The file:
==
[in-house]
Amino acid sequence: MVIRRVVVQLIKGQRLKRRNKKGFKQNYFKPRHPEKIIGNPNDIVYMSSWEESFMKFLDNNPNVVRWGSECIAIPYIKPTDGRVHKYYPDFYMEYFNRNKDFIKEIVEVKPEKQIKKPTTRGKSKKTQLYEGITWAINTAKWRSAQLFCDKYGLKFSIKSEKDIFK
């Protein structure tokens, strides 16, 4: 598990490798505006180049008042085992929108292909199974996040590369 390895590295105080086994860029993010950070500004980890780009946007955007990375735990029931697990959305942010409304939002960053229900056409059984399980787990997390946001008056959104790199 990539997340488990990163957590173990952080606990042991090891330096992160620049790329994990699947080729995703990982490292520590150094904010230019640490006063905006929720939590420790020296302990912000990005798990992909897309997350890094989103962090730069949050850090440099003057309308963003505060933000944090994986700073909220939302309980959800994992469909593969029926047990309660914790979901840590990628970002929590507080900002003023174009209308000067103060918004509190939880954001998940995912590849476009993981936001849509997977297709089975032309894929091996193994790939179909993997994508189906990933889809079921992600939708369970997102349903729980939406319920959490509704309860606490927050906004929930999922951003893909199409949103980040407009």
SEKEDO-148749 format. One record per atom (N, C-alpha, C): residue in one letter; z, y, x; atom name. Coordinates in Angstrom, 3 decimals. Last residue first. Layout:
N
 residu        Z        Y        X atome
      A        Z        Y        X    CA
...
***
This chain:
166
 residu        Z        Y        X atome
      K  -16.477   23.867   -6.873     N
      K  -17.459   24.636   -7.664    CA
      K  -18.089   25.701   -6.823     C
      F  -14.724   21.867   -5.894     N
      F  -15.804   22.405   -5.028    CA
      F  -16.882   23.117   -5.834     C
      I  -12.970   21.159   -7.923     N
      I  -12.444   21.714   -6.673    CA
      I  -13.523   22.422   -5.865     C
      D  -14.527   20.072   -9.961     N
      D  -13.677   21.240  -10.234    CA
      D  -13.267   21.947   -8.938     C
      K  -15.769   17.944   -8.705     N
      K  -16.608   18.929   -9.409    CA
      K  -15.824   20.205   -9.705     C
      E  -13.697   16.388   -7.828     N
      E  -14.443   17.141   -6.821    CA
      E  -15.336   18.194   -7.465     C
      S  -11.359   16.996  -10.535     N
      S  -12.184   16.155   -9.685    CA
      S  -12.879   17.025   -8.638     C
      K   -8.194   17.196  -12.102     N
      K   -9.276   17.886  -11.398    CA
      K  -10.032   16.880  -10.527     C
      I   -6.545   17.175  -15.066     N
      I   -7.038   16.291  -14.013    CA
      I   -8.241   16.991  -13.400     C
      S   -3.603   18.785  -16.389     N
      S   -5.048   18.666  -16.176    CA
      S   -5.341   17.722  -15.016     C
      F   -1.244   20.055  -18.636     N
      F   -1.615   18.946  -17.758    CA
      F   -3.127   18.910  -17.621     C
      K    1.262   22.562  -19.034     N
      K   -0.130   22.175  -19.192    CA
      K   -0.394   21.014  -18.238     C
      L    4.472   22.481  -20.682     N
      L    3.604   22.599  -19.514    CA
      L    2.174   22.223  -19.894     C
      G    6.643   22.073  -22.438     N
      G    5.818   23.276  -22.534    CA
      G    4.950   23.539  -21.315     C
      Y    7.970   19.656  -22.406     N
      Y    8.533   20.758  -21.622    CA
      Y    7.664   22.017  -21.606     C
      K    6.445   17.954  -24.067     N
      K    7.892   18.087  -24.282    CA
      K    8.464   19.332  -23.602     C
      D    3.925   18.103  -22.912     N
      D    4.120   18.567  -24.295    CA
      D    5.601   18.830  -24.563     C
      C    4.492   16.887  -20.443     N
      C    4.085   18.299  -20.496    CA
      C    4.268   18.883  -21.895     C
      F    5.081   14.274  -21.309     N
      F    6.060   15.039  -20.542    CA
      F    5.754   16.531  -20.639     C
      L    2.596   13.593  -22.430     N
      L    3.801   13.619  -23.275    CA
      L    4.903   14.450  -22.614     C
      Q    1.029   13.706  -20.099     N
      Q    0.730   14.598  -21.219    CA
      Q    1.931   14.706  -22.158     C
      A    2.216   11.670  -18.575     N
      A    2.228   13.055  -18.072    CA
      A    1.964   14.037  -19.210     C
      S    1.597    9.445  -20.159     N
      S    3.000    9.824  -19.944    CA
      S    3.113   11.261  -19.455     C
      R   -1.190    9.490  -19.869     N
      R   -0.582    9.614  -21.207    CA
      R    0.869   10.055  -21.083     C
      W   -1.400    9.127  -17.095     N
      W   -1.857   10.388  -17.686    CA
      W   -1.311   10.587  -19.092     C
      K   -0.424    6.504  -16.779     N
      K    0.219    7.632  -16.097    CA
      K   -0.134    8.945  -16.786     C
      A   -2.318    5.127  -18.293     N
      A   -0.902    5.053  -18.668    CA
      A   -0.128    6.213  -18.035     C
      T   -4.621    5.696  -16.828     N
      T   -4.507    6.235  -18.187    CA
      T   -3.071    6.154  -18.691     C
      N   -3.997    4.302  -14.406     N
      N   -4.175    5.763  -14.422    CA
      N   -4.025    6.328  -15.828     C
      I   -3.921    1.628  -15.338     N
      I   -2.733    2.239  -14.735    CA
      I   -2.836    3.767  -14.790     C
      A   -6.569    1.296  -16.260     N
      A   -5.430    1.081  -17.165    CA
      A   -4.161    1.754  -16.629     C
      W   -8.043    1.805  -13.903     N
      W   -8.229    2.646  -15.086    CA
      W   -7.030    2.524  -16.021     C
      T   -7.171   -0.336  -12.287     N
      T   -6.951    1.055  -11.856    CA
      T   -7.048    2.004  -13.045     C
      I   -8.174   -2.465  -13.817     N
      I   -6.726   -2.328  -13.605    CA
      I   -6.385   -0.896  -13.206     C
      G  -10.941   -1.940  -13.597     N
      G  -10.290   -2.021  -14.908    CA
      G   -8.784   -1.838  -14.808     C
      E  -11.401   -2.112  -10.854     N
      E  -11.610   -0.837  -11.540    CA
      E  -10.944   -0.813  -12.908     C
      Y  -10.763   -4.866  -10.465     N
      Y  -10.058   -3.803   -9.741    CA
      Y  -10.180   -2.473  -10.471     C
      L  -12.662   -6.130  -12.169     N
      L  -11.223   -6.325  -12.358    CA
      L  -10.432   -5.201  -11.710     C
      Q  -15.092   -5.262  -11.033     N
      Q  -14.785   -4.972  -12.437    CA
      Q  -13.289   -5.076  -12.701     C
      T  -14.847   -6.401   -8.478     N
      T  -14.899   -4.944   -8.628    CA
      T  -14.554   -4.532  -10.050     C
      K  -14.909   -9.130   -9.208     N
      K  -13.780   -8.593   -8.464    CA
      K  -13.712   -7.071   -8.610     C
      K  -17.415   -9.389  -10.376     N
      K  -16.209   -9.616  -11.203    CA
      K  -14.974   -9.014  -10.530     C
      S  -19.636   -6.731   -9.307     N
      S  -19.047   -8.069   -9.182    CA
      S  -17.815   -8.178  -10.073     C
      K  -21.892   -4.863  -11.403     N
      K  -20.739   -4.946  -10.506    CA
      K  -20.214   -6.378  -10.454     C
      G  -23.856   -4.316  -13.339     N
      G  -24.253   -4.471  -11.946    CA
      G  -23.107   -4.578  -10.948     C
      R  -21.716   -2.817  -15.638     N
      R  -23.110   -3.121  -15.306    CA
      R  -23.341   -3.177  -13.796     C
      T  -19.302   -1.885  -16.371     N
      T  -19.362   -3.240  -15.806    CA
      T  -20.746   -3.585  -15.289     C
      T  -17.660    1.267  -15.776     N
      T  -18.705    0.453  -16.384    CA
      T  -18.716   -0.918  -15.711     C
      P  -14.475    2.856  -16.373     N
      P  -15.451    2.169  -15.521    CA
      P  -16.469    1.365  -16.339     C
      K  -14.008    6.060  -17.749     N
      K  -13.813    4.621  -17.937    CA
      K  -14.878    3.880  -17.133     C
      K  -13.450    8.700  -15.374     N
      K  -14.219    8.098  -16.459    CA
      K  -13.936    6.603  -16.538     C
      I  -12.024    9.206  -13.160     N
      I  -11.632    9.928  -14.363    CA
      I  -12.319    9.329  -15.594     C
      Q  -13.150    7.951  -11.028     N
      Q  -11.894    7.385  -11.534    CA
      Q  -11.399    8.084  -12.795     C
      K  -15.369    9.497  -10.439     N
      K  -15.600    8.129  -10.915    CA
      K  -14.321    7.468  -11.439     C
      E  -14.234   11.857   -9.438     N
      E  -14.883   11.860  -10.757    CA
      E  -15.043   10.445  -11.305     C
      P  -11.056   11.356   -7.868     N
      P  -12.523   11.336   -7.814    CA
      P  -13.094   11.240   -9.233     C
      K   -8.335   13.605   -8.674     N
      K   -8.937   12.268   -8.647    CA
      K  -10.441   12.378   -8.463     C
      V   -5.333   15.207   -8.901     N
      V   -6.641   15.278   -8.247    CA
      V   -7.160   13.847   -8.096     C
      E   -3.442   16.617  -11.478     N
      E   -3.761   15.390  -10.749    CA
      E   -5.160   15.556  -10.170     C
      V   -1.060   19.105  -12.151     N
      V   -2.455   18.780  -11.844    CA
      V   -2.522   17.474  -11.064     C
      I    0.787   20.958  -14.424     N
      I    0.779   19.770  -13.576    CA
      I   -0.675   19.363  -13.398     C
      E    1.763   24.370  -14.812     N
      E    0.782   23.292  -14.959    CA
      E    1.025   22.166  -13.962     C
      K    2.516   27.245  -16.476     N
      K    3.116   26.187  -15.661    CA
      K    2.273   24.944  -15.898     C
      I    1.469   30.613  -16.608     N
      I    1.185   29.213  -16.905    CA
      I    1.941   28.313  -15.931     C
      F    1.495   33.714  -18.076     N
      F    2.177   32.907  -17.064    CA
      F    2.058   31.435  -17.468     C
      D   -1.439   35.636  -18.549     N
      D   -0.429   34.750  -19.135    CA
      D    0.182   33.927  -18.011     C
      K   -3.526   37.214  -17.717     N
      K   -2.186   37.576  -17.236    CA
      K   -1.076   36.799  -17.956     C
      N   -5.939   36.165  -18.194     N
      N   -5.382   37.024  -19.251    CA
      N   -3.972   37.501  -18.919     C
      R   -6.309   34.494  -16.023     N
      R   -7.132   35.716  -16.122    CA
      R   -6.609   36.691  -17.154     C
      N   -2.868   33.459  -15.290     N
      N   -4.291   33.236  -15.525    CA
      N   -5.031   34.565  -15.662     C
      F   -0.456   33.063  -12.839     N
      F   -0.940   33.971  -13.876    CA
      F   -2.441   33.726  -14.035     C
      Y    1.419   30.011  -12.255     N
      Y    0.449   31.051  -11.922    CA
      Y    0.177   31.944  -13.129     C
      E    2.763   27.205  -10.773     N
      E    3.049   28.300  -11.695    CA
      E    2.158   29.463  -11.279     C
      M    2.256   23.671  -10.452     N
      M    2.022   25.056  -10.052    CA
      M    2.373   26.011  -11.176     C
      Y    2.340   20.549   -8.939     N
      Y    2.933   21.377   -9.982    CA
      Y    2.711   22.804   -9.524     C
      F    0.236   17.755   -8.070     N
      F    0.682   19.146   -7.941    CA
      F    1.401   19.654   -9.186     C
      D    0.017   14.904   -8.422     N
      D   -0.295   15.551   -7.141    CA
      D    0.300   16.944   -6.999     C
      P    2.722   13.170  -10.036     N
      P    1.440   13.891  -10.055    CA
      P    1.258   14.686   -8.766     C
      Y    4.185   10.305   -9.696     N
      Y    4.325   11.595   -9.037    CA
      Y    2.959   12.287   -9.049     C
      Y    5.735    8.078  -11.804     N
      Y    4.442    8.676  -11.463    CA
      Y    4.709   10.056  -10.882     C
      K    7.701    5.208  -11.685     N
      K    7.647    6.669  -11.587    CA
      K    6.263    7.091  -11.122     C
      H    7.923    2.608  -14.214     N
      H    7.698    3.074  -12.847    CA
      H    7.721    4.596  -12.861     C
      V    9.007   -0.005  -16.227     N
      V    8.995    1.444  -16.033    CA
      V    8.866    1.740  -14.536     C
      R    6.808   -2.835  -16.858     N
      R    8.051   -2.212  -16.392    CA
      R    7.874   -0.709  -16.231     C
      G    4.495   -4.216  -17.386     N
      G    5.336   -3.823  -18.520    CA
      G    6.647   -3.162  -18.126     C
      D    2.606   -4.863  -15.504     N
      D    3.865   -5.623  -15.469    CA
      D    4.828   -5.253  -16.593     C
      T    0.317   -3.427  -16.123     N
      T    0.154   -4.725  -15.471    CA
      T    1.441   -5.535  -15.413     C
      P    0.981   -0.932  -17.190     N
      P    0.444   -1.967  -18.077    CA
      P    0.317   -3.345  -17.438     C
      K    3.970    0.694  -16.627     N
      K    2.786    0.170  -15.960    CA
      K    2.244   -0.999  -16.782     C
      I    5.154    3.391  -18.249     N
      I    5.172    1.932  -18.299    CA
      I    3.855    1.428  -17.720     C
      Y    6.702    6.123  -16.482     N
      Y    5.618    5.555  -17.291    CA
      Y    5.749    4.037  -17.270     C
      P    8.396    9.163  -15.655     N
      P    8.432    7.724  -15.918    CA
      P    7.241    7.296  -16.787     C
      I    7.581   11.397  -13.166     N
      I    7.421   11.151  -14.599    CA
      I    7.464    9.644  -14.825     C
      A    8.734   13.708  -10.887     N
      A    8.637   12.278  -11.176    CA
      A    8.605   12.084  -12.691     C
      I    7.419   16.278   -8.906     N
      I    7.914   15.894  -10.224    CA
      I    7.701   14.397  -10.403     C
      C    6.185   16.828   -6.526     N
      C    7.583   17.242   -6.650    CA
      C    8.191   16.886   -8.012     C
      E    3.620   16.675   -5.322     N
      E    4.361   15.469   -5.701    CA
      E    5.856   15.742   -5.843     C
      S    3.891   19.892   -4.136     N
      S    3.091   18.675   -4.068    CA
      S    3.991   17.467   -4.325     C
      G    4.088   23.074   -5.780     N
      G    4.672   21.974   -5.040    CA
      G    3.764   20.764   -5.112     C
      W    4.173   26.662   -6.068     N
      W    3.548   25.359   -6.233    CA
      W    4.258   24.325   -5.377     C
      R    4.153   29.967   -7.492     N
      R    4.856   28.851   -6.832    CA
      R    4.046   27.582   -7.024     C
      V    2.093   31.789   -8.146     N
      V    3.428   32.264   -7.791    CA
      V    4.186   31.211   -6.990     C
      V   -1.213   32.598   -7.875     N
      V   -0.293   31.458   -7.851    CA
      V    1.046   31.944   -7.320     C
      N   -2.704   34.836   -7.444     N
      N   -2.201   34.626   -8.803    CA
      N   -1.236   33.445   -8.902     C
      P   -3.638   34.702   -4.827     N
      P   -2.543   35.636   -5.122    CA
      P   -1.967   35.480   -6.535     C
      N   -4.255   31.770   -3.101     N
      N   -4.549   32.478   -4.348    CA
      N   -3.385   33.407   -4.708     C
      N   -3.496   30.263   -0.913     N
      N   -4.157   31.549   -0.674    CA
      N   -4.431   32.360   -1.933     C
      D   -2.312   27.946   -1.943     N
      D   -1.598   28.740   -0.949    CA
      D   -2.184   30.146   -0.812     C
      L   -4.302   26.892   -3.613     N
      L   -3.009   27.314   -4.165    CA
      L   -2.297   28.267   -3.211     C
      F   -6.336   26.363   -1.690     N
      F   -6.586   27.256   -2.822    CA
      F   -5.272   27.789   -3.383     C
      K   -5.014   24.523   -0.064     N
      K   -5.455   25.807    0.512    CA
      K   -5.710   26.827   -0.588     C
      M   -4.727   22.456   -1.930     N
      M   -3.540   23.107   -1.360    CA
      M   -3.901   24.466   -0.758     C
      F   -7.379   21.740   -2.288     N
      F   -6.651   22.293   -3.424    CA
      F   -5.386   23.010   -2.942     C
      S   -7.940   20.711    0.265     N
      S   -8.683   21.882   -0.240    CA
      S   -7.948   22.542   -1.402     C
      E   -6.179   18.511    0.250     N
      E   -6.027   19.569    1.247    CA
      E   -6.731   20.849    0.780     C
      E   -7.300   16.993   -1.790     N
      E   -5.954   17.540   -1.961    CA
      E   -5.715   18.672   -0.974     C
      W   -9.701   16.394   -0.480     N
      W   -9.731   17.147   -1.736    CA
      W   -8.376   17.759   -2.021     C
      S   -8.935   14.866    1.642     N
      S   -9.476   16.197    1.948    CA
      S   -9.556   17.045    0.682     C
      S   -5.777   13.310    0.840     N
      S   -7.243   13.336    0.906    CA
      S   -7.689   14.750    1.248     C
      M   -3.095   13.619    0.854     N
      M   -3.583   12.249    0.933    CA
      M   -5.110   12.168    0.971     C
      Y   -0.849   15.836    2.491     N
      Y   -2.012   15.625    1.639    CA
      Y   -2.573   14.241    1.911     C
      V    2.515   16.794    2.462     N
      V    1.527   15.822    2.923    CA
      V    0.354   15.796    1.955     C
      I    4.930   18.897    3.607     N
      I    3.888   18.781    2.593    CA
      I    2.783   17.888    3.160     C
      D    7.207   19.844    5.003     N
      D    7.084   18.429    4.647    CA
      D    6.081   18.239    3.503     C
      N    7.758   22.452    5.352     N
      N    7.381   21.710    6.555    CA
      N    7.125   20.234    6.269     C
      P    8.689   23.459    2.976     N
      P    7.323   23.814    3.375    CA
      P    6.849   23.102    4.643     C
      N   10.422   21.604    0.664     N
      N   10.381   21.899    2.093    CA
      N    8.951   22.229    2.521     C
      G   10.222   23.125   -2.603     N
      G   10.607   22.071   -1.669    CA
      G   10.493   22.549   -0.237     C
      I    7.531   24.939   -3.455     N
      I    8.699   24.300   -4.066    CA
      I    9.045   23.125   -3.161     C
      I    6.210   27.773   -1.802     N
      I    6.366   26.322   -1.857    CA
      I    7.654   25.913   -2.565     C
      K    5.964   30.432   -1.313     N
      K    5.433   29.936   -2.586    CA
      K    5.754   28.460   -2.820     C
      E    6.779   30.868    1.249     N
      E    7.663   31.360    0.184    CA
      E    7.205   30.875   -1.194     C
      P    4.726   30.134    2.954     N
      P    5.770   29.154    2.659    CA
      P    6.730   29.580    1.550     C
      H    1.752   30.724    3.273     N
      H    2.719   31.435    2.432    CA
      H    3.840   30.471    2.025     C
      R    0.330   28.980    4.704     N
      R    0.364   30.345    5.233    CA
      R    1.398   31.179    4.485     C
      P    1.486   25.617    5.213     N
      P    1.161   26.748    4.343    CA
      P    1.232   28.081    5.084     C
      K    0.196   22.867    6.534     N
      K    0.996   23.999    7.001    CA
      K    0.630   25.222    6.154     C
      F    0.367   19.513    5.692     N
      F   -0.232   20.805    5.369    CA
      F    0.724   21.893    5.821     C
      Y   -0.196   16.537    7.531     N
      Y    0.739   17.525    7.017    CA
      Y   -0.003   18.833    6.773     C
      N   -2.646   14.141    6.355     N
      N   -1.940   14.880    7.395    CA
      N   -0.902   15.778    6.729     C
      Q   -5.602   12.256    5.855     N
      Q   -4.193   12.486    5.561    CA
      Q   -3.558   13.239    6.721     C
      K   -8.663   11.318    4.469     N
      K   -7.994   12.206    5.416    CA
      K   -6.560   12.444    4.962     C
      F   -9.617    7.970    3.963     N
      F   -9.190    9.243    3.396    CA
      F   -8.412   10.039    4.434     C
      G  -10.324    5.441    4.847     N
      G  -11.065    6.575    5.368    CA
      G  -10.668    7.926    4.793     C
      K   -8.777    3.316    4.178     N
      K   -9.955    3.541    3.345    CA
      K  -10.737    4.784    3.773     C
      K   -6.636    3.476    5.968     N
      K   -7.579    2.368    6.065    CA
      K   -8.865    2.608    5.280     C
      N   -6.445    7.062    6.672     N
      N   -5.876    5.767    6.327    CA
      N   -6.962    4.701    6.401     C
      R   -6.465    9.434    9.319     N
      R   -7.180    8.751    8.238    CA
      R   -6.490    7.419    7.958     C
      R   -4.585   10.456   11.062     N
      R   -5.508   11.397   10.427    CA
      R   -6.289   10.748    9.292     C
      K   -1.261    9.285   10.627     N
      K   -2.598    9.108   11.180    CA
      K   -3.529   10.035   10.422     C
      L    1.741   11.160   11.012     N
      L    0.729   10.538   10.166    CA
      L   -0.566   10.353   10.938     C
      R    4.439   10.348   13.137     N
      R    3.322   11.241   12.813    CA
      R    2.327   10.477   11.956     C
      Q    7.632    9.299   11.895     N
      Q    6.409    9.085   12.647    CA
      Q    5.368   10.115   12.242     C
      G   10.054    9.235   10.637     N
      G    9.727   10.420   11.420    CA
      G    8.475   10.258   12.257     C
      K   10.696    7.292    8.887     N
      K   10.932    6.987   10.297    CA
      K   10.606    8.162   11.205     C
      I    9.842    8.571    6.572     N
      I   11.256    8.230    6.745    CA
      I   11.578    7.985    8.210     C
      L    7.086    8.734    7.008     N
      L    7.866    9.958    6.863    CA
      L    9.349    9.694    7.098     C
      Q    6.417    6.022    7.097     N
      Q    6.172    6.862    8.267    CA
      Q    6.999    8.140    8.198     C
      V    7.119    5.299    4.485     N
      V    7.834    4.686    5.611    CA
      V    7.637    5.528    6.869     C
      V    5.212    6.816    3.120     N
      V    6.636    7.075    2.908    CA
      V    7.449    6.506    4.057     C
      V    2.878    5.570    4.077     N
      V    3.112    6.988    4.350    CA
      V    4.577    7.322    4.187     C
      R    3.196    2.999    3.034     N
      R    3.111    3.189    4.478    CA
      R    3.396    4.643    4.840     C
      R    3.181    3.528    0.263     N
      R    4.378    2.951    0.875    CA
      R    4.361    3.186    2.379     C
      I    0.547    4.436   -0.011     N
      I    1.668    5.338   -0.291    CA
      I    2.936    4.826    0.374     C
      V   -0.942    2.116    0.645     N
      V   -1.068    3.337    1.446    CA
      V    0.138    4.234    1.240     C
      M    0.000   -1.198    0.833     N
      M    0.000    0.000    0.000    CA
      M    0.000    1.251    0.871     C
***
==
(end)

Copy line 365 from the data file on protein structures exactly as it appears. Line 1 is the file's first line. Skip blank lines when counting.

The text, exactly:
      S   -9.476   16.197    1.948    CA